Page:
Is there a spanish-speaking engineer in the house?
February 21, 2011 3:28 PM   Subscribe

A question about (I'm assuming) Cuban engineering/hydropower slang.

This is in a Cuban documentary about an engineer-mechanic. While talking about a 6 kilowatt mini-hydroelectric generator which he built and maintained, he calls something, which I assume is a part or accessory of the generator, an "iron ball" (pelota de hierro).

The item is 1) very heavy ("es muy pesado, tonelada y pico,") and 2) he was able to roll it to the installation site on the riverbank with a spud or digging bar ("con una barreta así empujándola, rodándola, al estilo egipcio, de las pirámides), that is, "egyptian style, like pyramids were built." There may have been more than one of these items in the installation.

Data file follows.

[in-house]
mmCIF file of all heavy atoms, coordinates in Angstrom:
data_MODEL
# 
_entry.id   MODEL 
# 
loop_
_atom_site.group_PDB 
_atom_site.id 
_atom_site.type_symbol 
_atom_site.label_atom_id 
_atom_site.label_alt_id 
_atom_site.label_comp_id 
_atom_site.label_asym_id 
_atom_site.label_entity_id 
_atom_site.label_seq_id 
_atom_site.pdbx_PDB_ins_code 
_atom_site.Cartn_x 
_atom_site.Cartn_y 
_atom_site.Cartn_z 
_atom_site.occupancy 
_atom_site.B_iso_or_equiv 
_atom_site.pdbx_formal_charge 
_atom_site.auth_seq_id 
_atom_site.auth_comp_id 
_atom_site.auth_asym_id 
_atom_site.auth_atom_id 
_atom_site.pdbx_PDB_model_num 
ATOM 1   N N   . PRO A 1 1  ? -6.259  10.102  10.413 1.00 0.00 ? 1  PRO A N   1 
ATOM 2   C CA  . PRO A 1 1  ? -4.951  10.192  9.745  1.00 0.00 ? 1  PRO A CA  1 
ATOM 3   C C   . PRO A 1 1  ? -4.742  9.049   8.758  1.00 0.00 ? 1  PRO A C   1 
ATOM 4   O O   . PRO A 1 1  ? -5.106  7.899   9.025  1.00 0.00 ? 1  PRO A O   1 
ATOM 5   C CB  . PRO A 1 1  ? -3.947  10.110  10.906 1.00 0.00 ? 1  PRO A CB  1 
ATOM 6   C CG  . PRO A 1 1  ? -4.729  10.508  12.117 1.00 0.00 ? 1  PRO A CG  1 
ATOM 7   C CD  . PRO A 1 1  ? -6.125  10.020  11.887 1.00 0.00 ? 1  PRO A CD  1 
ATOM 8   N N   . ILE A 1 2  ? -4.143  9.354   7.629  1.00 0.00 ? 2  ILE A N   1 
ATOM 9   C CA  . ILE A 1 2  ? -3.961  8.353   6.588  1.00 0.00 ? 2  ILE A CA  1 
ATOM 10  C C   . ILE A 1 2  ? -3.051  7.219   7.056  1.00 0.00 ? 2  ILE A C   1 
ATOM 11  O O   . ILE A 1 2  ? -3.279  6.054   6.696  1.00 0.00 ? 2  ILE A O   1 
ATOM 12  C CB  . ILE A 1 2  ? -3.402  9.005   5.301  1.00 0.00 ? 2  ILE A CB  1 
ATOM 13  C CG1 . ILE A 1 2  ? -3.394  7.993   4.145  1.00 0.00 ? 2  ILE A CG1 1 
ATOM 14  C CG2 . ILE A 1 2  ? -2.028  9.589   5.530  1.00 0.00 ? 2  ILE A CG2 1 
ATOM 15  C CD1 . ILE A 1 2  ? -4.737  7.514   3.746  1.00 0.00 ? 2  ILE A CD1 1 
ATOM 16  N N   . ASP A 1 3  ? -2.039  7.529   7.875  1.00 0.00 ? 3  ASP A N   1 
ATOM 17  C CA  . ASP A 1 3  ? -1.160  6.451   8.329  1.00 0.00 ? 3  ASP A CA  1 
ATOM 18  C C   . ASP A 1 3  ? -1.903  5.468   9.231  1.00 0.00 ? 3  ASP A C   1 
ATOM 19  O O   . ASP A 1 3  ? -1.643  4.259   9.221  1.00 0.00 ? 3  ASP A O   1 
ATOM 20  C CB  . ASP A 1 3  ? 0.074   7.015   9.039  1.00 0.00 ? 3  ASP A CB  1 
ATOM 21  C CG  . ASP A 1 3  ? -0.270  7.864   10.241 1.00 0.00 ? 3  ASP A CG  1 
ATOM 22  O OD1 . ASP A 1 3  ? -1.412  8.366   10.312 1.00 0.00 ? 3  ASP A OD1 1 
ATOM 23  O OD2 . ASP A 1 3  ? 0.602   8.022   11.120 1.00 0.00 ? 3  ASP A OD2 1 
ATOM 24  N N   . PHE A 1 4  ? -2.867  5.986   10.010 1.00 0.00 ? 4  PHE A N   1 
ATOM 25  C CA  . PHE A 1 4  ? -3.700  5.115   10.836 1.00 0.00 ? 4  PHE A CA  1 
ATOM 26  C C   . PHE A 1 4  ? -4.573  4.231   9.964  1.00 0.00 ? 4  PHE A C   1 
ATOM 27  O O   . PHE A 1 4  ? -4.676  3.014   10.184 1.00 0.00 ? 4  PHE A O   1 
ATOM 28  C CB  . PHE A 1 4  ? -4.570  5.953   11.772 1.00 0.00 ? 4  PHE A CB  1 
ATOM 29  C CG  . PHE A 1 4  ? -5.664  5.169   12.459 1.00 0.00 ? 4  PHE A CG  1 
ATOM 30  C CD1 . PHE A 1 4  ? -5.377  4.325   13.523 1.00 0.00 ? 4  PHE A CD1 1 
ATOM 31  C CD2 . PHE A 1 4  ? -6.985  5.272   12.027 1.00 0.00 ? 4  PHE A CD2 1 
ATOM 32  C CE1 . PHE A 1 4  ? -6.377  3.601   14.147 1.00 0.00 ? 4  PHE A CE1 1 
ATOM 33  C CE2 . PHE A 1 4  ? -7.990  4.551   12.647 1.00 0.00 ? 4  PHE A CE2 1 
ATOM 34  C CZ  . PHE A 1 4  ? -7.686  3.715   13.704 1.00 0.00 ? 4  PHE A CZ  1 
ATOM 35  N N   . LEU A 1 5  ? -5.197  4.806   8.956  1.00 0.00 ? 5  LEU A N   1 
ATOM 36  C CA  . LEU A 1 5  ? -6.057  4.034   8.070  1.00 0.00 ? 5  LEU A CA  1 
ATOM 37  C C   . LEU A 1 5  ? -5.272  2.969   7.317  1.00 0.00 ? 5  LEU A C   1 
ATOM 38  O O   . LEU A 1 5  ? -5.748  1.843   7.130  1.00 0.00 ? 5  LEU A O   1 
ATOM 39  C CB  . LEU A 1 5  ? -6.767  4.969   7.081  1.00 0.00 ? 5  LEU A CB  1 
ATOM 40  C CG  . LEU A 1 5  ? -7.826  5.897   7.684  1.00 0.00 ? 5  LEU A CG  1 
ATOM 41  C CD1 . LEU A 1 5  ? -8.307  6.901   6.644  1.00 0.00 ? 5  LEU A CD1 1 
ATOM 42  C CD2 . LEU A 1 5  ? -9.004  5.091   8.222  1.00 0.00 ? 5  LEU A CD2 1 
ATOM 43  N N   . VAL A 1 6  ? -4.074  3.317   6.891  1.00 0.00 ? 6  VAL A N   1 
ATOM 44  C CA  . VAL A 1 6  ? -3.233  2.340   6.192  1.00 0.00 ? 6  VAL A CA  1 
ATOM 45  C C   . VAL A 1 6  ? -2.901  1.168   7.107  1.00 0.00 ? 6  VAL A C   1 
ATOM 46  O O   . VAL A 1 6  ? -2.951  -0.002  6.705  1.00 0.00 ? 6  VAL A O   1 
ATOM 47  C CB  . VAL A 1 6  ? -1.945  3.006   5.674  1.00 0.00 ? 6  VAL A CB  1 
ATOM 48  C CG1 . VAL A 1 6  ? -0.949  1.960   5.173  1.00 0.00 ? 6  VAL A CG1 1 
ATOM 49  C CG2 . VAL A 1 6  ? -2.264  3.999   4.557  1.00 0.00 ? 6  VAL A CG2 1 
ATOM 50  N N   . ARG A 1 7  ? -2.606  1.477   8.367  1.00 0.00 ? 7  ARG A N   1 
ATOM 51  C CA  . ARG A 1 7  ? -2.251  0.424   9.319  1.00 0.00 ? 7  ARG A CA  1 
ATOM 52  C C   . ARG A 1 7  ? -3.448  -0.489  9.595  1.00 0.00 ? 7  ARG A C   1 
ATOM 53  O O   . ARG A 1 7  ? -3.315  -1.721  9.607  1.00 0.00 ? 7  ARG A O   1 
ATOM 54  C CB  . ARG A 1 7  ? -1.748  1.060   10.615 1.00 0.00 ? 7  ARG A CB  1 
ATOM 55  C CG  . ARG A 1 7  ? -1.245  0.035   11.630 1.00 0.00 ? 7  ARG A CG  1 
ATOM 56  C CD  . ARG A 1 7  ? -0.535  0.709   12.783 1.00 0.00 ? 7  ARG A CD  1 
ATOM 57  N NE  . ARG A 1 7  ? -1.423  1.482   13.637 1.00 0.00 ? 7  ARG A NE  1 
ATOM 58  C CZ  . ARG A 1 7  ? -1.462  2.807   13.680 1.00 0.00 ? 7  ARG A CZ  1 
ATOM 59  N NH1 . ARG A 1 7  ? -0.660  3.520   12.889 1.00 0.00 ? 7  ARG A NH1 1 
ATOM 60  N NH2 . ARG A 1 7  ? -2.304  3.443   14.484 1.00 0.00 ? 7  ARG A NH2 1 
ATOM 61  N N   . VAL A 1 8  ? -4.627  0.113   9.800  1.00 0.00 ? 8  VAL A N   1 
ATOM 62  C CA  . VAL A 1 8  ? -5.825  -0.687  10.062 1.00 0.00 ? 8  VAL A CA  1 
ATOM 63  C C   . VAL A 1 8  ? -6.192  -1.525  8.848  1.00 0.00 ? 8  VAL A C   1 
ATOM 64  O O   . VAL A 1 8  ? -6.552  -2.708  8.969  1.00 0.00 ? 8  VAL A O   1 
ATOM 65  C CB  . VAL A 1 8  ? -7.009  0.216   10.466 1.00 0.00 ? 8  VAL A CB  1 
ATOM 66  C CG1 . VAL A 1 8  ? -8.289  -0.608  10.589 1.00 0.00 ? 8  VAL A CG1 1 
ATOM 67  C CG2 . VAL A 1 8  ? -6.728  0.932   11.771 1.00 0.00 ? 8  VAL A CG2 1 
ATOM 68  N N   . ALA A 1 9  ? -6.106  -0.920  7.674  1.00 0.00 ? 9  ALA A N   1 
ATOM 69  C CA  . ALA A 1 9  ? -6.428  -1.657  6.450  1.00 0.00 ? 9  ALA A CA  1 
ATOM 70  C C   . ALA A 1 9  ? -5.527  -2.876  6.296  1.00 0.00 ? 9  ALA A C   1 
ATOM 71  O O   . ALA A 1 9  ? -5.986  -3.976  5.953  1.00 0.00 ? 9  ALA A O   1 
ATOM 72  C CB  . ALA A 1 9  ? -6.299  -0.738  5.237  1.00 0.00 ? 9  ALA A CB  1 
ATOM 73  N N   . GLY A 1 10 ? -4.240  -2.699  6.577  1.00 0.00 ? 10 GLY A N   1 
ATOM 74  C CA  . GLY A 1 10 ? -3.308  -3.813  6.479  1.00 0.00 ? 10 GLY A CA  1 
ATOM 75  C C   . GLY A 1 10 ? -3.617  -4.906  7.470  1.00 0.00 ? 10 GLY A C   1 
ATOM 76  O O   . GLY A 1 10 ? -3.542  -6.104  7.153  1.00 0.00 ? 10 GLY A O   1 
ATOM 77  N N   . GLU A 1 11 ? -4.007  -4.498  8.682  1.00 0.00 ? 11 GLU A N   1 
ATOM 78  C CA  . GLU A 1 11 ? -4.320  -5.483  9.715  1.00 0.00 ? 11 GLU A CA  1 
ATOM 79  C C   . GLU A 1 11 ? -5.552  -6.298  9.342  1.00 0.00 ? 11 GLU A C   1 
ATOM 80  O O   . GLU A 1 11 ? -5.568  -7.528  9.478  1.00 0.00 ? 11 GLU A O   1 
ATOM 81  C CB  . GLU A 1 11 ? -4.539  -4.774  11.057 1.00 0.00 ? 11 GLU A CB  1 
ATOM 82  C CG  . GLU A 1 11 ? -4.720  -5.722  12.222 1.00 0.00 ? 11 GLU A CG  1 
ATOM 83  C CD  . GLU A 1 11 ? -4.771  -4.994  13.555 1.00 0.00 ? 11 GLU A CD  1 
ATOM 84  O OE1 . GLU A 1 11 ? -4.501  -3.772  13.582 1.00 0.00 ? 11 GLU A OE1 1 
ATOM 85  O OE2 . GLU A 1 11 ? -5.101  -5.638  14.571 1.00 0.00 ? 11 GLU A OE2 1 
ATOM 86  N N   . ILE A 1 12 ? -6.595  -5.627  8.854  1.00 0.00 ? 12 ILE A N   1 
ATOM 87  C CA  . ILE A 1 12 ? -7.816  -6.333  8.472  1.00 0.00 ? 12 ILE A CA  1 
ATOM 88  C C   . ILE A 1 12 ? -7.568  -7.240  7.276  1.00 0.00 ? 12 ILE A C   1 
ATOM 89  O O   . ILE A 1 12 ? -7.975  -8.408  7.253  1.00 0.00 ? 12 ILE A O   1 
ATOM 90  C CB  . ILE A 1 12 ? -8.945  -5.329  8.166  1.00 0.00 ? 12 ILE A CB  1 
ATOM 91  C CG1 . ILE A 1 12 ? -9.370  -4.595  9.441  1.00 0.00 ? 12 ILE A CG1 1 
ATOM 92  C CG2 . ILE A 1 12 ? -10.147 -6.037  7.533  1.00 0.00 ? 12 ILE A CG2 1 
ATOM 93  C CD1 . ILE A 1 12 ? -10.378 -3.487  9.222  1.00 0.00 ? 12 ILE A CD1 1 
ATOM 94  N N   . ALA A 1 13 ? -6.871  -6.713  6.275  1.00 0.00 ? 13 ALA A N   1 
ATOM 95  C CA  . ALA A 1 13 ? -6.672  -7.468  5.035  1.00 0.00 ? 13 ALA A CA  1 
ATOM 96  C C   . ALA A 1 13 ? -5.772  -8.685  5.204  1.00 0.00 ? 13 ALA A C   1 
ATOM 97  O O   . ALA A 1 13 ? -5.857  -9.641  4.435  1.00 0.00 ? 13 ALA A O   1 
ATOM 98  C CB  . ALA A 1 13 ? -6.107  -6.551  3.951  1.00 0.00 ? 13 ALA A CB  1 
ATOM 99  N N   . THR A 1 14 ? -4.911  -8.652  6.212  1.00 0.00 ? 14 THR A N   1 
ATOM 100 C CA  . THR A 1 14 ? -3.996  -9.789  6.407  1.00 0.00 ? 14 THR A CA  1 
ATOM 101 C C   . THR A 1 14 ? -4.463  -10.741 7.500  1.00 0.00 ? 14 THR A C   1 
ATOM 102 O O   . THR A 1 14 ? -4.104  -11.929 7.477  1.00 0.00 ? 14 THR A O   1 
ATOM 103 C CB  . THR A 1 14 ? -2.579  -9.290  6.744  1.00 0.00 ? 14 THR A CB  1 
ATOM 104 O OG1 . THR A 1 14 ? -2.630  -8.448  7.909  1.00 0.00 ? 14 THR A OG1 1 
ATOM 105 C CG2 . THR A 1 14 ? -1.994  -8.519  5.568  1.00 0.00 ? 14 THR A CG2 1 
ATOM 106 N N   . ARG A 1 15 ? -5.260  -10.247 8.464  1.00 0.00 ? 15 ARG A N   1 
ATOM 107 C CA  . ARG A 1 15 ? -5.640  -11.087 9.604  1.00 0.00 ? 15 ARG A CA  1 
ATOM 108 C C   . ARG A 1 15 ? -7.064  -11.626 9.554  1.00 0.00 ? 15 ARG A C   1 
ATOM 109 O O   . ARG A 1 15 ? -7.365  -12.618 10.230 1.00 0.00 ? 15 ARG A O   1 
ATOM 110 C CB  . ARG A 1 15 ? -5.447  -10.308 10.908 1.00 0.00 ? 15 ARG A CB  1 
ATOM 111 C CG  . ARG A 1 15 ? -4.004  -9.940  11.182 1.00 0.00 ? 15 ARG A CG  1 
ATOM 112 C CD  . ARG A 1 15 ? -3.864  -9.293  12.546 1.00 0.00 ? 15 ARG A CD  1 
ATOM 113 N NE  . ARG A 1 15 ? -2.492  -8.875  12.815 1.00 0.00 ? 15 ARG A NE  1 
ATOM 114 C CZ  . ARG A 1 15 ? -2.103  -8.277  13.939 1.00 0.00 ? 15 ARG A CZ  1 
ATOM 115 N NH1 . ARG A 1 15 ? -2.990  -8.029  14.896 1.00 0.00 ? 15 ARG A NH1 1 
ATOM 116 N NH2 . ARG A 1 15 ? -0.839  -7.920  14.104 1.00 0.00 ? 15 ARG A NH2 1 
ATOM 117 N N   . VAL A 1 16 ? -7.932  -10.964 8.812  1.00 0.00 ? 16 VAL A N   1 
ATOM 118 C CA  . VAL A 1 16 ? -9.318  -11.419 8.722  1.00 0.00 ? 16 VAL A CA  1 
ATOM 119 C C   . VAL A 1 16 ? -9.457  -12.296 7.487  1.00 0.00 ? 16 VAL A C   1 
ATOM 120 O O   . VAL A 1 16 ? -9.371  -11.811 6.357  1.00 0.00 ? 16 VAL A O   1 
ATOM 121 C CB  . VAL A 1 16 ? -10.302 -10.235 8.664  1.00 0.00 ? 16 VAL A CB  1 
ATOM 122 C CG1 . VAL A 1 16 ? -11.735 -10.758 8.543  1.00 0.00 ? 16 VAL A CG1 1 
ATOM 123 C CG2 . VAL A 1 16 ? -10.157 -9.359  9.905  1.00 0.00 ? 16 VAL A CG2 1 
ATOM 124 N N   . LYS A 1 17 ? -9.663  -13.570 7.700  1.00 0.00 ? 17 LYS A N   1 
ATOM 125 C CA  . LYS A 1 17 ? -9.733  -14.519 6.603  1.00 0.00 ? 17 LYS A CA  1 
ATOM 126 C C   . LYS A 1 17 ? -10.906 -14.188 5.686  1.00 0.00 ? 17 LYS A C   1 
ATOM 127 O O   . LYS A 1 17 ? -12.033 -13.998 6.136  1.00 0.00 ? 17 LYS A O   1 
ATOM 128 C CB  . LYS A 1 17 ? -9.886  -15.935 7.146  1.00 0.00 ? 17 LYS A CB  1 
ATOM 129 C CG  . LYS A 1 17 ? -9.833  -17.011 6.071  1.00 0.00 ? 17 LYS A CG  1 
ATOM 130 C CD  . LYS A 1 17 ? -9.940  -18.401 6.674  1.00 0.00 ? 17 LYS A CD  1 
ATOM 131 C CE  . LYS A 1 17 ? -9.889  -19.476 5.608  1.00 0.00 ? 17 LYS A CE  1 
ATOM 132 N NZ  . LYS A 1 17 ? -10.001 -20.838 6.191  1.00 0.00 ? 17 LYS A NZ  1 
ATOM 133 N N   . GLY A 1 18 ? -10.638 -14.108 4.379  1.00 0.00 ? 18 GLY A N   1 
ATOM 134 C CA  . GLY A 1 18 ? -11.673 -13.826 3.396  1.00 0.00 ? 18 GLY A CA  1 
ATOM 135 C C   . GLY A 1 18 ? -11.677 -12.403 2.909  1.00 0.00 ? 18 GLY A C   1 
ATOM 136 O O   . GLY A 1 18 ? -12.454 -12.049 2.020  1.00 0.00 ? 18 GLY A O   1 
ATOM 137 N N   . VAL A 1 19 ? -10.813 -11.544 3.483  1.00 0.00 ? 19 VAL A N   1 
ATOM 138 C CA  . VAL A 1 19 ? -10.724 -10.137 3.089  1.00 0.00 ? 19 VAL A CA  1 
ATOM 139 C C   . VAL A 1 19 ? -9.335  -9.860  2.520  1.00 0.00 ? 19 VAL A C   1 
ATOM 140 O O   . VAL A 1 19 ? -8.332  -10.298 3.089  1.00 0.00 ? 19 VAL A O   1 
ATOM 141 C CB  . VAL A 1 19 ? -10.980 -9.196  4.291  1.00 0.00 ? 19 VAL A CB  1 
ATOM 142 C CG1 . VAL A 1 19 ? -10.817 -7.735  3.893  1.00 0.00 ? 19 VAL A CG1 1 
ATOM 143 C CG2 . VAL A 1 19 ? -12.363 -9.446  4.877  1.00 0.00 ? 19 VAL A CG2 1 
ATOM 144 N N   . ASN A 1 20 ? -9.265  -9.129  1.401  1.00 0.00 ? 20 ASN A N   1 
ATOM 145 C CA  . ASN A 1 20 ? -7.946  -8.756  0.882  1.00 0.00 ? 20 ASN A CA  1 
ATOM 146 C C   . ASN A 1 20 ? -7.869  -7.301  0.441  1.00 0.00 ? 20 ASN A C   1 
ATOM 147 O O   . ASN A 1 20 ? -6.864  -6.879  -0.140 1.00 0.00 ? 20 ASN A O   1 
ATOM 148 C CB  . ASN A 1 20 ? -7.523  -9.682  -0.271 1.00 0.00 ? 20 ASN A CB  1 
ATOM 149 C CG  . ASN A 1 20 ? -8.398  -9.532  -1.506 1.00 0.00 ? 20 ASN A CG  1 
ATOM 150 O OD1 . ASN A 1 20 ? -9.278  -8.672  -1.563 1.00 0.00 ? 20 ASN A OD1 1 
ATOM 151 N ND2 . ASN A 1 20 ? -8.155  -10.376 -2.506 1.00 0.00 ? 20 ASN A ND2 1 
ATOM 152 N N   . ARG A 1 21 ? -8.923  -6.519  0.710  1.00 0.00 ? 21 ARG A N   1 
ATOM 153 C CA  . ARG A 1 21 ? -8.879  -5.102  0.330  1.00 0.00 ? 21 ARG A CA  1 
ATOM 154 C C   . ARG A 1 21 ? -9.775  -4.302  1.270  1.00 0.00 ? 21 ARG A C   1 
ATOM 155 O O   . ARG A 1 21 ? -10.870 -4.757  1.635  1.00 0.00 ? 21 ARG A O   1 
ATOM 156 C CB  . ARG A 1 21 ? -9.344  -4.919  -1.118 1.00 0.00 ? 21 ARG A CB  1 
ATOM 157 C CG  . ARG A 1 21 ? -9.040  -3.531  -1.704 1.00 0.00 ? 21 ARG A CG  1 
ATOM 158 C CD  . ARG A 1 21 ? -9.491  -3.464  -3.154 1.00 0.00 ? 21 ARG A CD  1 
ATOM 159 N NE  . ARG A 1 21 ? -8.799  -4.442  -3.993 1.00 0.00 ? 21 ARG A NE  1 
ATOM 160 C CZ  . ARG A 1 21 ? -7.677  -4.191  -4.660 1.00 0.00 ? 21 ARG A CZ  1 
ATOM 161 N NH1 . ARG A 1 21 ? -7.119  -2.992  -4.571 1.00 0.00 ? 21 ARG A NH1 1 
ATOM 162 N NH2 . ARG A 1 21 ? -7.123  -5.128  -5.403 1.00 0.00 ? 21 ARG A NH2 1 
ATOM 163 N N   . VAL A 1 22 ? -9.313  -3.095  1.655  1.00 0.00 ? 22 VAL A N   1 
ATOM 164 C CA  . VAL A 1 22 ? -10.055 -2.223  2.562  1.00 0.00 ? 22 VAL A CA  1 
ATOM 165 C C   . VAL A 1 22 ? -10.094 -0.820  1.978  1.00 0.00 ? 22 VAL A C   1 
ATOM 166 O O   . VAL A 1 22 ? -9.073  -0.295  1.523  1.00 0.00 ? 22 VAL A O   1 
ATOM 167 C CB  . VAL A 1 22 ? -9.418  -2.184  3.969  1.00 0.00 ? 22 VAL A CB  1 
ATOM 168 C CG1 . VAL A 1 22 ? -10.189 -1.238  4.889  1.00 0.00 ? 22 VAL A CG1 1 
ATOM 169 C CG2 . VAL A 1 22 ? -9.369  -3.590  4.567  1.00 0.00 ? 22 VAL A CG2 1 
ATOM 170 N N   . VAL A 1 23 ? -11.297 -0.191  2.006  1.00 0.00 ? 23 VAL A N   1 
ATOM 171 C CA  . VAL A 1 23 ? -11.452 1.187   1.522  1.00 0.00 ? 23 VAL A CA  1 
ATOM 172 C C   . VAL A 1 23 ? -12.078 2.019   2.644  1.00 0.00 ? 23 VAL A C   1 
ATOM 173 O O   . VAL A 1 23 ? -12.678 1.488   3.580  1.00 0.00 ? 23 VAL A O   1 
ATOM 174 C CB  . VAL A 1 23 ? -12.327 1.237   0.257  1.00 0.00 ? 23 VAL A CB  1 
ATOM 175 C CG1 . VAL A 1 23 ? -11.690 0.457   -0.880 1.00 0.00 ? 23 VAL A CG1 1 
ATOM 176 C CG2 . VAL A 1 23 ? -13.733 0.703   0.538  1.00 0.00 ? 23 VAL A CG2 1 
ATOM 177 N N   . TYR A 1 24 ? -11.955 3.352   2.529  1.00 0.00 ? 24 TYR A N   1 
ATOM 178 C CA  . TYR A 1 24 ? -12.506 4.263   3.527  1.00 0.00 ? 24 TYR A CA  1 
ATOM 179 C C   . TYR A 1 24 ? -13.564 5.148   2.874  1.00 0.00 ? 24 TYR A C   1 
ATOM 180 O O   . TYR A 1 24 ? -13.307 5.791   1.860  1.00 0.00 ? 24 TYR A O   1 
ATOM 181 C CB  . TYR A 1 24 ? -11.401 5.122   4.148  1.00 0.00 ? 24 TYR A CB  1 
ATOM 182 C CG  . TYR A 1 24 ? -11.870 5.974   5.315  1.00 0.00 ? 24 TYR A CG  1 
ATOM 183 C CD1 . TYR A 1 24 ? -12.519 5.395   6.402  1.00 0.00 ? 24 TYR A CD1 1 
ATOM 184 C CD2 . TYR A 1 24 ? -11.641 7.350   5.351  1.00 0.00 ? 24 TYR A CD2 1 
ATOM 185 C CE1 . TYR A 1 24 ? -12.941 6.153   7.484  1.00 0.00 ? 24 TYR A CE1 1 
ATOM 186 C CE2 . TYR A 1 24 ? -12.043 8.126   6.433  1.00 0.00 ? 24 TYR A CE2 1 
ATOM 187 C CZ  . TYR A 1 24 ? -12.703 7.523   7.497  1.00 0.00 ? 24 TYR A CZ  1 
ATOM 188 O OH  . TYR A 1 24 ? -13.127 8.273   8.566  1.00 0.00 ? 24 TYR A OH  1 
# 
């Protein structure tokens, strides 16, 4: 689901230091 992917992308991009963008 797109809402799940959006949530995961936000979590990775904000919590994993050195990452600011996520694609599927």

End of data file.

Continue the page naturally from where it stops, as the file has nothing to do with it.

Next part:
What is it? The literal translation leaves me stumped. I have some guesses (a rotor or flywheel), but I'd like some solid evidence, an example of this term in another context, etc.
posted by pullayup to Writing & Language (1 answer total)
Could "pelota" be a corruption of "Pelton wheel/turbine"? If you pronounce "Pelton" with a Caribbean Spanish accent, you get something pretty similar to "pelota".
posted by drlith at 4:01 PM on February 21, 2011

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